CMS Proposes More Accurate Payments for Inpatient Rehabilitation Services in FY 2009
The Centers for Medicare & Medicaid Services (CMS) today proposed a rule that will improve the accuracy of payment for services furnished to people with Medicare who need the intensive rehabilitation services provided by Inpatient Rehabilitation Facilities (IRFs). These include patients who are recovering from serious illnesses or injuries, such as stroke, spinal cord injuries, severe burns, amputations and a number of other conditions. There are currently more than 1,200 facilities that are paid as IRFs.
“CMS is committed to ensuring that people with Medicare who need intensive rehabilitation services to maximize their recovery from an illness or accident have access to quality care in an inpatient rehabilitation setting and that Medicare pays rehabilitation hospitals appropriately for that care,” said CMS Acting Administrator Kerry Weems. “The proposals we are announcing today will help to ensure that these services continue to be available to those who need them, while helping to preserve the Medicare Hospital Trust Fund for future generations.”
Due to statutory requirements in the Medicare, Medicaid, and SCHIP Extension Act of 2007 (MMSEA), CMS will apply a zero percent increase factor for IRF payment rates for FY 2009. As a result, CMS expects to spend roughly $5.6 billion in FY 2009 and approximately $30 billion in the next five years for IRF services.
The proposals CMS is announcing today will improve the accuracy of Medicare payments for these services by recalculating the rates using more recent information from rehabilitation hospitals about the costs they have incurred in treating patients. By improving the accuracy of payments for these services, CMS is moving closer to meeting its goal of transforming Medicare to a prudent purchaser of quality health care services.
At the same time, the proposed rule would implement provisions in the Medicare, Medicaid and SCHIP Extension Act. The proposal accomplishes this by implementing policies for FY 2009 that CMS had previously adopted on a temporary basis. These include requiring that 60 percent of a facility’s patient population have one of 13 specified qualifying conditions and allowing facilities to count patients whose principal reason for needing inpatient rehabilitation services is not one of the specified conditions, but whose treatment is complicated by the presence of one of the 13 conditions as a secondary diagnosis.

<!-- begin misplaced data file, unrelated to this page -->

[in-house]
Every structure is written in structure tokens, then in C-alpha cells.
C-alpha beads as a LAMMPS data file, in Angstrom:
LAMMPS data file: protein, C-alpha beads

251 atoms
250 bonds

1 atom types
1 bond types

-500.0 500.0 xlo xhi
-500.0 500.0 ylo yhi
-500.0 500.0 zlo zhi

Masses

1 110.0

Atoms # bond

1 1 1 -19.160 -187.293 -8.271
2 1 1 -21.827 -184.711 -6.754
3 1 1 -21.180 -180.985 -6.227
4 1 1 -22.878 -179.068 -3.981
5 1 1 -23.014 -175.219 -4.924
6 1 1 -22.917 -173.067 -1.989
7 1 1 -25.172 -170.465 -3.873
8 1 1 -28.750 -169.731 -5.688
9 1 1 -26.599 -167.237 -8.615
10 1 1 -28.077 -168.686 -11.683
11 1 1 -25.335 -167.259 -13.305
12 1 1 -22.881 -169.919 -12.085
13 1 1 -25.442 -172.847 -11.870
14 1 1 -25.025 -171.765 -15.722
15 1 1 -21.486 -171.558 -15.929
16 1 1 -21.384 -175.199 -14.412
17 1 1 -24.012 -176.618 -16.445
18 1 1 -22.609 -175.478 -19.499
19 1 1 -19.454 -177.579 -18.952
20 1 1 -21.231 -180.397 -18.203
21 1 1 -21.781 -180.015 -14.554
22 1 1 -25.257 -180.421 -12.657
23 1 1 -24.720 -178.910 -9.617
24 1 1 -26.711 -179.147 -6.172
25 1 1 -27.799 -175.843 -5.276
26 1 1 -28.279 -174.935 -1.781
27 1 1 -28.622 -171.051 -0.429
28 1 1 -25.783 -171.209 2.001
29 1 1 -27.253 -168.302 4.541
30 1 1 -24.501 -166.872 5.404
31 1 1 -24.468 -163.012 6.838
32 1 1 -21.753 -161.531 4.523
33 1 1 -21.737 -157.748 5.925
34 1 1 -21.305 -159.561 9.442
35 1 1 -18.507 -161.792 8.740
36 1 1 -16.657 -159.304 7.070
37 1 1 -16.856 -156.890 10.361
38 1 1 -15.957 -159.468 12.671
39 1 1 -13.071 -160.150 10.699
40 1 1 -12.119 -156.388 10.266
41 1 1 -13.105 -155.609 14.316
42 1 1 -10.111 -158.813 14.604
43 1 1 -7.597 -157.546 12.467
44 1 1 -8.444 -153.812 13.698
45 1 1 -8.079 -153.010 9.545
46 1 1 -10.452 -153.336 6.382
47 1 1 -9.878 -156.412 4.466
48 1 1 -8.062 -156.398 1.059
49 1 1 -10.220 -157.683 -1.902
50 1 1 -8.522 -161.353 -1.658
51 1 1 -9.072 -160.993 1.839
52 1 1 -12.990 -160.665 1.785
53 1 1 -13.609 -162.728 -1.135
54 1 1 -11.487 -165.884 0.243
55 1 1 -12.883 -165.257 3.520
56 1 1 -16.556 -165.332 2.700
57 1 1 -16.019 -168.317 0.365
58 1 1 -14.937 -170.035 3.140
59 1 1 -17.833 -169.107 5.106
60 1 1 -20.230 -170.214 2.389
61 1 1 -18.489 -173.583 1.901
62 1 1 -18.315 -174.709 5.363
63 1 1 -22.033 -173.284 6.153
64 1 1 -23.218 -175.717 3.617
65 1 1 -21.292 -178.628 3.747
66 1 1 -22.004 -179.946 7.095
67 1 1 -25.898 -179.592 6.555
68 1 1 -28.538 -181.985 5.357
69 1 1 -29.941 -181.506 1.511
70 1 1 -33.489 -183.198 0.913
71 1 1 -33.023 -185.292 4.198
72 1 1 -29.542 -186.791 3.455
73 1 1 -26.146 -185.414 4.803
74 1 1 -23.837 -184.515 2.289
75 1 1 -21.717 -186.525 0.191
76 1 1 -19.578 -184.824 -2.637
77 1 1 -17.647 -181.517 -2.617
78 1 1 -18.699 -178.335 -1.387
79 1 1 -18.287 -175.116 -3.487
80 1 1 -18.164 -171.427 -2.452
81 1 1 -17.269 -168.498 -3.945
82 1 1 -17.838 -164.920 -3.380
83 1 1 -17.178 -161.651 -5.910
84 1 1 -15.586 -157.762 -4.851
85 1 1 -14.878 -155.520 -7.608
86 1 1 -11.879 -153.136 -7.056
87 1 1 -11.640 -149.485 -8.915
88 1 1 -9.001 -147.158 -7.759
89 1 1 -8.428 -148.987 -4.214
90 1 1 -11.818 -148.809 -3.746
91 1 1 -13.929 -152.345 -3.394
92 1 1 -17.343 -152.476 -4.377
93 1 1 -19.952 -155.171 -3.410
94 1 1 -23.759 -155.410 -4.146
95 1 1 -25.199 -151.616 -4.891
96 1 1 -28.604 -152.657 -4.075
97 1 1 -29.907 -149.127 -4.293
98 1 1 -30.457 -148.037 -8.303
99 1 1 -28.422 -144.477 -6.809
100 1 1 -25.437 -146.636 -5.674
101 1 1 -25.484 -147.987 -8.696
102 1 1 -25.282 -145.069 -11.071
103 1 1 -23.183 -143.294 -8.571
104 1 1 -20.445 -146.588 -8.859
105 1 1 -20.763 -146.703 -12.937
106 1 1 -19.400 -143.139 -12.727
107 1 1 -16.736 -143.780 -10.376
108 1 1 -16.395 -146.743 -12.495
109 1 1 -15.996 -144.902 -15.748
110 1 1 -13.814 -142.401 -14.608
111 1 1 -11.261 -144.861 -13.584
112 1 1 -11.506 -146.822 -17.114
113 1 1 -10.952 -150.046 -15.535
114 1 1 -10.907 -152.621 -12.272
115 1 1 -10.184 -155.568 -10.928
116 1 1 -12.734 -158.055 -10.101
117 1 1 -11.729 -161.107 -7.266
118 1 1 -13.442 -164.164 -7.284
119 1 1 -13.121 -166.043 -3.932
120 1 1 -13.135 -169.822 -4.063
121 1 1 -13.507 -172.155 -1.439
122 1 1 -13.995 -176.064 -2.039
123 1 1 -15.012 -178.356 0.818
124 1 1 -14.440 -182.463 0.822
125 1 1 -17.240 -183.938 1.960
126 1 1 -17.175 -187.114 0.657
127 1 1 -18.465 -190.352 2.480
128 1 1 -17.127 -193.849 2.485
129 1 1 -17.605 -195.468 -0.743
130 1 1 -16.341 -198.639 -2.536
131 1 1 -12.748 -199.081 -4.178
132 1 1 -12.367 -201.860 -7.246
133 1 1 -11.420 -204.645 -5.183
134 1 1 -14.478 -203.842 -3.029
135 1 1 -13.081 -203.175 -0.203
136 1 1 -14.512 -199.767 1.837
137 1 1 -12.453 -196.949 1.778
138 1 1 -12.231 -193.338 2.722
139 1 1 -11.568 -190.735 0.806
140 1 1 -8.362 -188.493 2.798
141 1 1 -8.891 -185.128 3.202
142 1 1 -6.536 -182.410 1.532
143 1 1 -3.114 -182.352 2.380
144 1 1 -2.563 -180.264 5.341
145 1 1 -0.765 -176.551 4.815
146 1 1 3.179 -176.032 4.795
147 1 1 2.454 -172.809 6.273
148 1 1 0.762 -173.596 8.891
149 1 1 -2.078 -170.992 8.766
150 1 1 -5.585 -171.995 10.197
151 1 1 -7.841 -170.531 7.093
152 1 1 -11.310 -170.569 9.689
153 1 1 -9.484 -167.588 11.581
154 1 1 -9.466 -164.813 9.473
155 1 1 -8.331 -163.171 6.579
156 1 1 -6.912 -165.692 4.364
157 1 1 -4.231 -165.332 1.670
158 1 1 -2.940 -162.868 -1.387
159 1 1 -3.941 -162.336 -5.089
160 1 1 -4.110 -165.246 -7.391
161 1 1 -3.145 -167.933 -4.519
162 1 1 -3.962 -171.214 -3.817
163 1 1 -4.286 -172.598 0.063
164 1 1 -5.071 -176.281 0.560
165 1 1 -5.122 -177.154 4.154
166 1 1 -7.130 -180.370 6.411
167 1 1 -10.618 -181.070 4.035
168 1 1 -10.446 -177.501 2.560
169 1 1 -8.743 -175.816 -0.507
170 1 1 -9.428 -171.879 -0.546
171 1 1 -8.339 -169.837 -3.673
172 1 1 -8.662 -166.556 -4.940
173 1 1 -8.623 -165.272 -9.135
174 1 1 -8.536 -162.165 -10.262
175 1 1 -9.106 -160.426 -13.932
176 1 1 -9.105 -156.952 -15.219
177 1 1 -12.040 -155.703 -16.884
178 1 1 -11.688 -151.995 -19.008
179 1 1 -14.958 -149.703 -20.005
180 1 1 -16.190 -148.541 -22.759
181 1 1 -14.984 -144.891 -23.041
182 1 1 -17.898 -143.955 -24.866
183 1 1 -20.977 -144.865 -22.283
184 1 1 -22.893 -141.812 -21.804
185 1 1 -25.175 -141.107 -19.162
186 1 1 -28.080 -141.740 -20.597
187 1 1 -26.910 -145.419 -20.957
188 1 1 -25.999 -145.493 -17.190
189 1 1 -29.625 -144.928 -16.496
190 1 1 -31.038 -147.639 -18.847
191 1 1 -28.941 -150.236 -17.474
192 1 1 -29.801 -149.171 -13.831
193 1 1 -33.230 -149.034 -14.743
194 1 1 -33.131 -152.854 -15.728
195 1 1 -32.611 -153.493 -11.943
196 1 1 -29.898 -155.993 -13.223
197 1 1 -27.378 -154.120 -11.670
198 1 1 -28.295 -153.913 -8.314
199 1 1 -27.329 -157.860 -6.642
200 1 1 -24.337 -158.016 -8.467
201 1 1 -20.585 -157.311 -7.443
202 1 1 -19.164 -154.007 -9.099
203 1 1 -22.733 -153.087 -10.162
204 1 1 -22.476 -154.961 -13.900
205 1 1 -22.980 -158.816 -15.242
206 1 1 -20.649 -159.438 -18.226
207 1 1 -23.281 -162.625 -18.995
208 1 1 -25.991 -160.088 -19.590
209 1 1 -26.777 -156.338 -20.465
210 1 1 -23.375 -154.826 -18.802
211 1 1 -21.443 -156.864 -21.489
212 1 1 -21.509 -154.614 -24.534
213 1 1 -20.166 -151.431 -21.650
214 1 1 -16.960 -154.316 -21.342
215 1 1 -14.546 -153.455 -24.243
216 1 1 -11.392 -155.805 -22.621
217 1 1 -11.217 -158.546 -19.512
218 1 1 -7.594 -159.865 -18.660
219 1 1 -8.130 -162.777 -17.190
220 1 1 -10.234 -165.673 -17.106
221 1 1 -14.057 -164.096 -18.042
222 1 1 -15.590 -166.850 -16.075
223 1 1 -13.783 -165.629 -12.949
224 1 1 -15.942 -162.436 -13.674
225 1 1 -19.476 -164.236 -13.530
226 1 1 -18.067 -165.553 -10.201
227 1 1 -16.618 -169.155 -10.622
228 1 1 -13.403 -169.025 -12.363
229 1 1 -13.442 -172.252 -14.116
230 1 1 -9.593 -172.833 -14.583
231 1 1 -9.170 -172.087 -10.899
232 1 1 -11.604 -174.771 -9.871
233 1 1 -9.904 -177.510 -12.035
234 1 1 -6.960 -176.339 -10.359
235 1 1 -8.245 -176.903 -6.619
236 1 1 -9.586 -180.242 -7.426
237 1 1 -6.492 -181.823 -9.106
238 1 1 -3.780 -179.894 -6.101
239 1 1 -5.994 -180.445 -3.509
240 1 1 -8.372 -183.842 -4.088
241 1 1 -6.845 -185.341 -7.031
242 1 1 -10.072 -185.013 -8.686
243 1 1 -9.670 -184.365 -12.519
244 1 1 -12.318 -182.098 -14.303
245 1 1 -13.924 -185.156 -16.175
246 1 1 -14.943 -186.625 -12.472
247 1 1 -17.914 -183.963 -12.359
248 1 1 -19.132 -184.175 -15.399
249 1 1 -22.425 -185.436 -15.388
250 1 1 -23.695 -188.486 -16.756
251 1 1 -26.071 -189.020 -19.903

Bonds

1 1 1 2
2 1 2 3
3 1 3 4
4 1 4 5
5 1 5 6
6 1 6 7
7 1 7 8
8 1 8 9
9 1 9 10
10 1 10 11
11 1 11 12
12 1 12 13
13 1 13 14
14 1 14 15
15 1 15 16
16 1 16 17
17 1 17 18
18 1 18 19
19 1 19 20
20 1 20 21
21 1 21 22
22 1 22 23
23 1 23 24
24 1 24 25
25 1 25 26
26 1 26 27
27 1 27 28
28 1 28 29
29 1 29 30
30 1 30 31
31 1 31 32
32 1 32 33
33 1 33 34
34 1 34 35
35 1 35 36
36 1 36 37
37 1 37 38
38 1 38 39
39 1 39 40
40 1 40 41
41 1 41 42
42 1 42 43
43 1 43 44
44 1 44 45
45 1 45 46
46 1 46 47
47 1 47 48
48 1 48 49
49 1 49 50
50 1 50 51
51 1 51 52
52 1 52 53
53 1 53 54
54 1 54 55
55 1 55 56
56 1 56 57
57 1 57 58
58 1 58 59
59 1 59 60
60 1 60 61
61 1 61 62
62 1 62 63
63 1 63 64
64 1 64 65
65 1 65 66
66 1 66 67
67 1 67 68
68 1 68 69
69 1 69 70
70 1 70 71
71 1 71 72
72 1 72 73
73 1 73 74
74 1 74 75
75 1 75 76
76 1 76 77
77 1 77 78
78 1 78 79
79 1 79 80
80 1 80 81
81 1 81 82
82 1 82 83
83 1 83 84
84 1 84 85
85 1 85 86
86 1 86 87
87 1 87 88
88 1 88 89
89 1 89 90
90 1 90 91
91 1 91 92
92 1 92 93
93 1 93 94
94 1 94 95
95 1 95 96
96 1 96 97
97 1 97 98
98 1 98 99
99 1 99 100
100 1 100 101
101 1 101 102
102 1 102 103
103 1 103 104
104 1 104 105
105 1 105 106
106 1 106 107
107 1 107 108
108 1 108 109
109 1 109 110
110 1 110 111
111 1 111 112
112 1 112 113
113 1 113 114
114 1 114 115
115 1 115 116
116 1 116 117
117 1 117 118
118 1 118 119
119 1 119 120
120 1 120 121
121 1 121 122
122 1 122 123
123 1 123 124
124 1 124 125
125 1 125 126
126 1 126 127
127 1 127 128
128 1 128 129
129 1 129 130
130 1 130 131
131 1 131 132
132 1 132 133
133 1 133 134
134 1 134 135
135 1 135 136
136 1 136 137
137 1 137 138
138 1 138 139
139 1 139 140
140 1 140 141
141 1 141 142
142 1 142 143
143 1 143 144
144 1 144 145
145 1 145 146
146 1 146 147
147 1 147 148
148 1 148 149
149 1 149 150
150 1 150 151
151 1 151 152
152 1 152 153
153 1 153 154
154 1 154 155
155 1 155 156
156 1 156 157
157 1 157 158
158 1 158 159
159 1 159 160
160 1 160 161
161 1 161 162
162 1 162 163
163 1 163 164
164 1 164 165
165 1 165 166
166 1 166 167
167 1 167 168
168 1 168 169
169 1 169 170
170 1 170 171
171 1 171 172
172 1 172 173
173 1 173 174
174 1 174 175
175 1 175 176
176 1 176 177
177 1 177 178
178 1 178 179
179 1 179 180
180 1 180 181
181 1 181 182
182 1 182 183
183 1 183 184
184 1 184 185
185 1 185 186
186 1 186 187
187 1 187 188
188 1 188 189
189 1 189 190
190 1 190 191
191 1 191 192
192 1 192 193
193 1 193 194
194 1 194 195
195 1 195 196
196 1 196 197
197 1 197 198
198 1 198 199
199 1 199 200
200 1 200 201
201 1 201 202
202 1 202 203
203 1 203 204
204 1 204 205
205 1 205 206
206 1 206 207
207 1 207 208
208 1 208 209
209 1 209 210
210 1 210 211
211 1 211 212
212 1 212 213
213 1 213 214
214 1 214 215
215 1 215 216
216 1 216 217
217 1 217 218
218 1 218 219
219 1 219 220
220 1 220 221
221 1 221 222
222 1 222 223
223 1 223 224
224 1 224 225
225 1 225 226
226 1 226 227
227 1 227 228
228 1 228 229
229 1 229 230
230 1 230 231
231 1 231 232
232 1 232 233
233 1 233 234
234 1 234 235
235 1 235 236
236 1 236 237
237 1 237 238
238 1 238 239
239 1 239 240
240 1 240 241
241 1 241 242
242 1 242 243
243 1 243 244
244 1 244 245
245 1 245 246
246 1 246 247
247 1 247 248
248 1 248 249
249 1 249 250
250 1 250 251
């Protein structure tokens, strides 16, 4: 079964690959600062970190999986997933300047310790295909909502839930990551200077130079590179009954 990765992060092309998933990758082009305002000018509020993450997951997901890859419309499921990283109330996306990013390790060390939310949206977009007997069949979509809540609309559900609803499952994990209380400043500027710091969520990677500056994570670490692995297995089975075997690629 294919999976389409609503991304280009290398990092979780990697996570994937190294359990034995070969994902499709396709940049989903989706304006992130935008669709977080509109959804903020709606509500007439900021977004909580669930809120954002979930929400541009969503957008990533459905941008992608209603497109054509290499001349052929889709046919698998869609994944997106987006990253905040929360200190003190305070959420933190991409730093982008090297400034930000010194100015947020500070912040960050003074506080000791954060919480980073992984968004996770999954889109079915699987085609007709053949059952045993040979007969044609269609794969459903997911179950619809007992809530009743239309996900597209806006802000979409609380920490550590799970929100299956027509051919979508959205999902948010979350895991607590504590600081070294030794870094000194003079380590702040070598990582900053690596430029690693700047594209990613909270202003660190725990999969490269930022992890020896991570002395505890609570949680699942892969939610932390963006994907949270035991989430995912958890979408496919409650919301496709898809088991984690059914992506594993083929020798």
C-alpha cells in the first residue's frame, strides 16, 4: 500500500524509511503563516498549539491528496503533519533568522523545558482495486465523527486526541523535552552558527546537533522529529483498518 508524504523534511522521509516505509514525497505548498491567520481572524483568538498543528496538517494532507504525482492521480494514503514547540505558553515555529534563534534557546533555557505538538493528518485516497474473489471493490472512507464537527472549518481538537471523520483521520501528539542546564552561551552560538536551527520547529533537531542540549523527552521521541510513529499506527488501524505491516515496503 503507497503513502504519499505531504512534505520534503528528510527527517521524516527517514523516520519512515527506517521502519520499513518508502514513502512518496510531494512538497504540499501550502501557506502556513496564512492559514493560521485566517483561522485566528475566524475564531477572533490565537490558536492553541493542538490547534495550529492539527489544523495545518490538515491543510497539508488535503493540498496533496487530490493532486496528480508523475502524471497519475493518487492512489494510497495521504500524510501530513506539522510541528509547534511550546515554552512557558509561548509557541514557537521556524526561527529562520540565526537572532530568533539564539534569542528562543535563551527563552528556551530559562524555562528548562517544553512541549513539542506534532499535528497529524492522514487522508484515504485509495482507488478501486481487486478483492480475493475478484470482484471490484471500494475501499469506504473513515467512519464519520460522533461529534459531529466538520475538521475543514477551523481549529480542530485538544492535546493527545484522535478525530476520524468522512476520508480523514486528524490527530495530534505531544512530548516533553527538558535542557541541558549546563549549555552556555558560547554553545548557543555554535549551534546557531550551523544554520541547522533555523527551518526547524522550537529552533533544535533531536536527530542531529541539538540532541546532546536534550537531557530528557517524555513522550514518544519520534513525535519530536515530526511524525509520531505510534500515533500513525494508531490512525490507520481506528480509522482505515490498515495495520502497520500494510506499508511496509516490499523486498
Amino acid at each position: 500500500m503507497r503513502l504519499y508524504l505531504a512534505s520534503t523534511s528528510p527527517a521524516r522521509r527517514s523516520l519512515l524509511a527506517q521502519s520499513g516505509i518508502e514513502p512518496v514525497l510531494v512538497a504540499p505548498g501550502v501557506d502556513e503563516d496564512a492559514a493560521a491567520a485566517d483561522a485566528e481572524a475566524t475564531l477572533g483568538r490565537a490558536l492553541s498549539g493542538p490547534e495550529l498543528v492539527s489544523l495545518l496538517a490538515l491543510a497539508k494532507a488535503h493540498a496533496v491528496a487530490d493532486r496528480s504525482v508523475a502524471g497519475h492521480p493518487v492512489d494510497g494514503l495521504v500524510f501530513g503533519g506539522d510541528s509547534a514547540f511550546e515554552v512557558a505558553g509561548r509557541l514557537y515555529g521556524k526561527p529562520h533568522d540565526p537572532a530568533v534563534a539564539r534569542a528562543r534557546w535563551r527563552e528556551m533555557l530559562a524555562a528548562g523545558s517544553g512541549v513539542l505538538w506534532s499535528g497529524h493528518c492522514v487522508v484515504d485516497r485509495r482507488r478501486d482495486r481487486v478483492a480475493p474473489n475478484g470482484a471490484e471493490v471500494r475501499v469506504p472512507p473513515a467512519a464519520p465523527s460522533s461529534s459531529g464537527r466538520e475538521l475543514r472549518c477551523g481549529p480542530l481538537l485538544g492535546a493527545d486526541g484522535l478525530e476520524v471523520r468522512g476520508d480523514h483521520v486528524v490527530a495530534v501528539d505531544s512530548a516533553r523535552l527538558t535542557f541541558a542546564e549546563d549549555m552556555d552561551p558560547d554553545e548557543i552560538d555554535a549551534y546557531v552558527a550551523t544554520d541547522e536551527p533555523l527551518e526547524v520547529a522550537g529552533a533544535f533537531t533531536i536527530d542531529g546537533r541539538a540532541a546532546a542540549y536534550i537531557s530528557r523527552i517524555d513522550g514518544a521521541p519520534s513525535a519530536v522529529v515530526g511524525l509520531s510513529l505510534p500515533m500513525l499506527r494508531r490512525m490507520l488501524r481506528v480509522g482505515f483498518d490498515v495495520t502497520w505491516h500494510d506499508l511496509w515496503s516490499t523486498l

IRFs are paid at higher rates for rehabilitation therapy services than would be paid in other settings, such as hospital outpatient departments, skilled nursing facilities, or in the home health setting. The higher rates are due to the fact that these patients need more intensive and coordinated rehabilitation therapy services because they have more severe and more complex medical conditions.
Since 2002, Medicare has paid rehabilitation hospitals and rehabilitation units in acute care hospitals for inpatient stays under the IRF prospective payment system. Medicare makes a single payment to the IRF, which is based on the average costs for treating a patient, taking into account as well the patient’s overall physical and mental abilities. In rare cases, where the costs of treating an individual patient are much higher than average, Medicare will make an additional payment to the facility.
“CMS has worked hard to make sure that the patients treated in inpatient rehabilitation settings are able to make good use of the intensive services provided, and that our payment rates are tailored to meet the higher costs of treating these patients,” said Weems.
CMS will accept comments from the public on the proposed rule until June 20, 2008, and will respond to the comments in a final rule to be published on or before August 1, 2008.
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